The Art Of White explores how the colour white in art has come to depict a raft of emotions that stand as powerful symbols. 80 works, spanning 500 years, from religious scenes to still lifes, portraits to photographs, and snow scenes to sculpture, illustrate how the colour is far from neutral. Purity, innocence, moral goodness, sterility, peace, spirituality and meditative silence are all expressed through the use of the colour in works by artists as varied as Picasso, Martin Creed, Robert Ryman, Turner, Constable, Landseer, Valette, Philip Wilson Steer, Rossetti, Van Dyck, Gainsborough, Andy Goldsworthy and Michael Craig-Martin. The inspiration behind the exhibition is L S Lowry's obsessive use of white in his paintings. He studied how white paint changed colour over time, and discovered that his preferred lead based white paint gradually turned to shades of cream and brown. A selection of Lowry works on display reflect this obsession, from his depiction of pollution laden industrial skies from the 1930s to solitary figures isolated against dense white backgrounds painted towards the end of his life. The exhibition also includes a specially commissioned work by Natasha Kidd, comprising a network of copper pipes running above the gallery through which white emulsion paint is circulated. The flow is interrupted by series of taps, which results in a constant stream of paint drips running down a set of steel plates, leaving streaks on the smooth metal surfaces, with variable pumping pressure causing ever changing paint distribution, creating bumps, ridges and 'stalactite' paint formations. The Lowry, Salford until 17th April.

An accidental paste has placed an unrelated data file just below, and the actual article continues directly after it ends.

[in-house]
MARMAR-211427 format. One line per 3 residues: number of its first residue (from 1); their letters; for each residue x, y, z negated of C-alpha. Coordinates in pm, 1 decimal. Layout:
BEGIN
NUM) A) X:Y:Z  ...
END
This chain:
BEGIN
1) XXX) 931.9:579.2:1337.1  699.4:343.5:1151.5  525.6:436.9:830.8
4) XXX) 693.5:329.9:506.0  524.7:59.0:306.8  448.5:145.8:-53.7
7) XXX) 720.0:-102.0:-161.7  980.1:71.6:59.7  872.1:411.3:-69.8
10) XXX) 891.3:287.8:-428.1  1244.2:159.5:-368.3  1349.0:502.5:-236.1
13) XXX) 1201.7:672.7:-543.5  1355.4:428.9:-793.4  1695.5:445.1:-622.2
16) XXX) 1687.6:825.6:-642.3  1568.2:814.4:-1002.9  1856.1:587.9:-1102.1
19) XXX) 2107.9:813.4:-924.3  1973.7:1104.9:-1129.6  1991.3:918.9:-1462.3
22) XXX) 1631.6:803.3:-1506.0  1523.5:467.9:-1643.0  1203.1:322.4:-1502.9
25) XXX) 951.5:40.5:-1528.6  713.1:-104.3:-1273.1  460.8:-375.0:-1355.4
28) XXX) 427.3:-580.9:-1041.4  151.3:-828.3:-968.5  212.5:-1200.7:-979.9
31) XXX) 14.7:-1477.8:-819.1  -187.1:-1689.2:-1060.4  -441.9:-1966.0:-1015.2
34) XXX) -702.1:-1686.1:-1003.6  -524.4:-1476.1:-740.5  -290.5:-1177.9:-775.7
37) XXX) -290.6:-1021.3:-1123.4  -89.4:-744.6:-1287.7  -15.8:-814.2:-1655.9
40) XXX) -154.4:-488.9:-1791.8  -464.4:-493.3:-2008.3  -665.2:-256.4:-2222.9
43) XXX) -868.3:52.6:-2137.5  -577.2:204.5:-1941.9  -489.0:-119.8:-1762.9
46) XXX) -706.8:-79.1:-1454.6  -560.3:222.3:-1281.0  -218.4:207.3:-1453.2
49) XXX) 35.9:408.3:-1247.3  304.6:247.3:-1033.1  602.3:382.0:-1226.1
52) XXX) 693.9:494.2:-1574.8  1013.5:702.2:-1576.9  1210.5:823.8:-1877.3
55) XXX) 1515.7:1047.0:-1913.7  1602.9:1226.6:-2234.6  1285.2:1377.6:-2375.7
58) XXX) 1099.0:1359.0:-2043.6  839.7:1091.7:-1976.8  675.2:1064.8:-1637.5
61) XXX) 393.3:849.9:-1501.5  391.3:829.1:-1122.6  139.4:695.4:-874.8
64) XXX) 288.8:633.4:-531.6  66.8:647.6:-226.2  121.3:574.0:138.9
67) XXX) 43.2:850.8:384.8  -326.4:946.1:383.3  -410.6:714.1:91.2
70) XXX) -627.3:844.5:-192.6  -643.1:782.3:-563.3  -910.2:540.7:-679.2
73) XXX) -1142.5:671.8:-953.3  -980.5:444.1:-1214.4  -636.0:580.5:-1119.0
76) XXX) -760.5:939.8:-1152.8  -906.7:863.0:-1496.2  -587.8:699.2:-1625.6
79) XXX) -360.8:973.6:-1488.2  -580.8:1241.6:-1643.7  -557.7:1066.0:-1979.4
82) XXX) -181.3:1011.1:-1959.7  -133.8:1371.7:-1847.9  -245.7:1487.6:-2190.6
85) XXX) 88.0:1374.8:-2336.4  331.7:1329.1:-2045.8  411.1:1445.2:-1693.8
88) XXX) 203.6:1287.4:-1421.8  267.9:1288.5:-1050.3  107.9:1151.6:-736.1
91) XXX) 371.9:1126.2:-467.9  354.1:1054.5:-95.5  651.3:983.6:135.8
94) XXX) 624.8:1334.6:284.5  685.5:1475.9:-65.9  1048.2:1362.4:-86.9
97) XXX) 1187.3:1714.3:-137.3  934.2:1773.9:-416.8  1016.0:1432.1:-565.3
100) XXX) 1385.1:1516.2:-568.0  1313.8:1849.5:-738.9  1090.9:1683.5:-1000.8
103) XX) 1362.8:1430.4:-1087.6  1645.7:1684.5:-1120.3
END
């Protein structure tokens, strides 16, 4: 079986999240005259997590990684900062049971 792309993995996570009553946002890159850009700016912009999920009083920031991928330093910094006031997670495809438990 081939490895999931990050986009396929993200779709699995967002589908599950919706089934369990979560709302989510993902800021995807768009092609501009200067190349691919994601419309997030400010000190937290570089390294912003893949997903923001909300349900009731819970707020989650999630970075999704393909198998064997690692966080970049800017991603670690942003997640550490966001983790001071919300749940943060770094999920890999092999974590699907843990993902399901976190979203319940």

Presenting A Cooling Image features photographs from the Lafayette studio glass plate negative archive. Discovered on a London building site in 1988, the portraits in the Lafayette archive encapsulate the upper echelons of society at the turn of the 20th century. Covering the period from 1885 to 1933, there are images of royalty, aristocracy, the noted and the notorious. Society hostesses and debutantes captured in these portraits all carry a fan, as a costume accessory or as integral part of their outfit, often for presentation at court, and displayed alongside them are similar or corresponding fans This exhibition aims to place each fan in its historical and social context, reflecting on who may have owned it, and when and where it may have been used. From the stiff formality of the Marchioness of Winchester, photographed in her official robes for Edward VII's coronation in 1902, to the understated elegance of Miss Mary Latta's fashionable attire for presentation at court in 1923, the Lafayette archive records the transformation of fashion from the rigid corsetry of Queen Victoria's era to the fluid dropped waists of the 1920s flapper. Such stylistic alterations are equally noticeable in accessories, including the fans on display. As well as formal occasions, there are images from Fancy Dress balls, usually high profile social events such as the Devonshire House Ball, attended by Royalty. This is the first time that many of the 30 images on show have been seen publicly since they were first made. The Fan Museum, Greenwich until 26th March.